Various terms are used in leveling which must be understood clearly before starting surveying. Leveling is conducted in the field to know the elevation difference between two points. To find the elevation difference, at least the elevation of one point must be known.
What if the elevations are not known or how to proceed with leveling with unknown elevation points? It is not a big task if basic terms of leveling are known. So, one must know these basic terms before studying the art of leveling.
Terms Used in Leveling
The general terms used in leveling are:
- Vertical line
- Horizontal line
- Level surface
- Mean sea level
- Reduced level
It is the line which is indicated by plumb at required station. So, this is also called as plumb line. It’s just decided based on the consideration of earth’s gravity.
Vertical line connects the station point to the center of the earth. A plumb is released from the instrument height with the help of thread and instrument is set up at that point as its center.
Horizontal line is the line of sight of instrument which is tangential to the level surface and It is perpendicular the plumb line. The surface along horizontal line of sight is called as horizontal surface.
Level surface is the continuous surface parallel to the mean spheroid of the earth. The line representing the level surface is termed as level line.
The level line makes right angles to the vertical line or plumb line at any point. It means the any point on level line is equidistance from the center of earth. Even though it is a curved surface, it is considered as plane surface for smaller area works.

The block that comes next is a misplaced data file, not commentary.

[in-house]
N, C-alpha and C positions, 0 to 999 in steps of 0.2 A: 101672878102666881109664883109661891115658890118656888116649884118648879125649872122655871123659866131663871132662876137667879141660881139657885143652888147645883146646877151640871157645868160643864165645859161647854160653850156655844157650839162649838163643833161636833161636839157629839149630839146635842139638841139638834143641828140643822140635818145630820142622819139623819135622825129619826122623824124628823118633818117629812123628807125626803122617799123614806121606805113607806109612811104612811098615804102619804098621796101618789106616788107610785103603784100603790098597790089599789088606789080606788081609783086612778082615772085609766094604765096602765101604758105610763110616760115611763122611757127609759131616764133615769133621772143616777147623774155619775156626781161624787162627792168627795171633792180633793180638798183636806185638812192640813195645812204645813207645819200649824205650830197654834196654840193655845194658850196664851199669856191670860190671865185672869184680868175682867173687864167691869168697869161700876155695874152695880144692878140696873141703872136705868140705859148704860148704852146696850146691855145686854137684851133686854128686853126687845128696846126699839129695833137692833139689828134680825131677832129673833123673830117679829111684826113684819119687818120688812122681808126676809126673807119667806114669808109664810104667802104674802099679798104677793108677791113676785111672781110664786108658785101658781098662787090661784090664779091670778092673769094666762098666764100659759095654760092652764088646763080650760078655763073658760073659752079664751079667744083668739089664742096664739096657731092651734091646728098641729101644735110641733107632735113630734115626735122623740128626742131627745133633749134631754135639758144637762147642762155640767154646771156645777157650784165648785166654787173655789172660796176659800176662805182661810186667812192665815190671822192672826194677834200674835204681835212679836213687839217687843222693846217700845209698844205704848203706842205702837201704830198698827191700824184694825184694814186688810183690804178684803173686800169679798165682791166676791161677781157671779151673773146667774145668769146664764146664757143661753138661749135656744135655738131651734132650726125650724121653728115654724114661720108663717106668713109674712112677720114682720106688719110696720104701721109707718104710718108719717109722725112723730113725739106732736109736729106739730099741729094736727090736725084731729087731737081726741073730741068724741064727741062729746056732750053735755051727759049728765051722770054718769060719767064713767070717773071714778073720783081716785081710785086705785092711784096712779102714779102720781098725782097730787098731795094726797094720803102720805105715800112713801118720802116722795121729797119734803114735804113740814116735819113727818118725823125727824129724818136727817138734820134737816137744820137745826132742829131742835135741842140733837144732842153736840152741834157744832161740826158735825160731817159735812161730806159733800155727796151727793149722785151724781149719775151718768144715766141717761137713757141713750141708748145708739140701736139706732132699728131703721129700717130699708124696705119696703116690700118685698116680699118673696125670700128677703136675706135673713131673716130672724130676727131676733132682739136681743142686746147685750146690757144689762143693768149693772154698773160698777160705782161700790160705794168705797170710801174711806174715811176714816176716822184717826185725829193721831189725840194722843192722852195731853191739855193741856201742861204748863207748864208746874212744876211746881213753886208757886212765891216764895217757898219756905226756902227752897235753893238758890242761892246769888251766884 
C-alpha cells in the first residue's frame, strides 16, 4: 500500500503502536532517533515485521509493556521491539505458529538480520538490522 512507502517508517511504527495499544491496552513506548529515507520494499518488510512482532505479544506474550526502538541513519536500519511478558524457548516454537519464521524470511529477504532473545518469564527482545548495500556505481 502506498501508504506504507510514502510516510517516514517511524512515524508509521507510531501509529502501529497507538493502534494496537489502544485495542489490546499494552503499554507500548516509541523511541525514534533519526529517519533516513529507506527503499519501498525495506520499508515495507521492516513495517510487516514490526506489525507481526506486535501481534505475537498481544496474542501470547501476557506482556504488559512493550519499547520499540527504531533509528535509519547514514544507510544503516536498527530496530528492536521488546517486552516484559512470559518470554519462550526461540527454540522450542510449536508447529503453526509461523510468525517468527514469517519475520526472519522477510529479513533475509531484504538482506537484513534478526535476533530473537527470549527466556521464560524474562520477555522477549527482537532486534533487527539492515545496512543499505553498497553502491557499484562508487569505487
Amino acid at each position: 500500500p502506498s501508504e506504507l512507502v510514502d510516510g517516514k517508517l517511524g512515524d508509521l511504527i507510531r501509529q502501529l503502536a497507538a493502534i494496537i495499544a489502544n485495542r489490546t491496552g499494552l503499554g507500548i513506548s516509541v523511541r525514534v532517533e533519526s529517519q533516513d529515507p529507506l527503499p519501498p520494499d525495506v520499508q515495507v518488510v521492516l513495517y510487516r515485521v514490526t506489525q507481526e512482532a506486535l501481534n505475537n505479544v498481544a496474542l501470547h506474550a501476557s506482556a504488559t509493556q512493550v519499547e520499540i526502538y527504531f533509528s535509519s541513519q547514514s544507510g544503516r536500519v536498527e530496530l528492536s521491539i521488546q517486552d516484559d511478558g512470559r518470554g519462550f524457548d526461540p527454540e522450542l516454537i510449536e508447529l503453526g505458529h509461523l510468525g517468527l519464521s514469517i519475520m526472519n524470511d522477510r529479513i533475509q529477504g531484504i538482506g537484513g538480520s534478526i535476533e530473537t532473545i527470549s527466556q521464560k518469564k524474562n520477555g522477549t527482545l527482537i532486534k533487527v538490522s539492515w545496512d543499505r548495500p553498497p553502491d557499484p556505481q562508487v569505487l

Datum line is the reference line with respect to which the levels of other station points are fixed.
Mean Sea Level
Mean sea level is established by taking the average height of tides in the sea over a very long period (generally 19years). Mean sea level or MSL is used as datum level for all important surveys of that zone.
Reduced level is the vertical difference between the level point and datum line or the mean sea level.
Benchmark is the point laid above or below the datum line with a known elevation. Bench mark is considered as check for the other level points.
There are different types of bench marks are available in the surveying as follows:
- Great Trigonometrical Survey benchmarks
- Permanent benchmarks
- Temporary benchmarks
- Arbitrary benchmarks
Great Trigonometrical Survey Benchmarks
Great trigonometrical bench mark or shortly GTS benchmarks are very accurate, and they are established by conducting high precise surveys. GTS benchmarks are decided by taking mean sea level as datum. These are generally established by higher survey authorities of particular country in all points of the country.
A concrete pedestal with bronze plate at its top is provided at a point where GTS benchmark is located. The bronze plate consists the information or value of the benchmark on its top. These pedestals are generally protected by masonry structure build around it.
Here is some of the list of agencies for different countries, who established the GTS benchmarks in their respective countries.
|Country||Agency / Authority|
|India||Survey of India|
|United Kingdom||Ordnance survey|
|Japan||Geographical Survey institute|
|Canada||Natural Resources Canada|
|New Zealand||Land Information New Zealand|
|Pakistan||Survey of Pakistan|
Permanent benchmarks are established with reference to GTS benchmarks. They are established by local state government agencies or railways at railway stations, public buildings, at bridges etc. Permanent benchmarks are useful for future references also.
Temporary benchmarks are created by the surveyors in the field to mark the point in the field up to which the survey is completed. Then, it is easier to continue the survey from that point after large gap or on the next day of work.
The temporary bench mark point should be decided in a way that the object or point should be permanently fixed in that position.
In Small survey works or engineering projects it is important to know the difference in elevation of two points. When this happens, we cannot predict the exact reduced level of that area with respect to mean sea level.
So, some fixed points in that area are arbitrarily taken as bench marks and values are assumed. The assumed arbitrary bench mark values may be 50 m, 100 m, 200 m etc.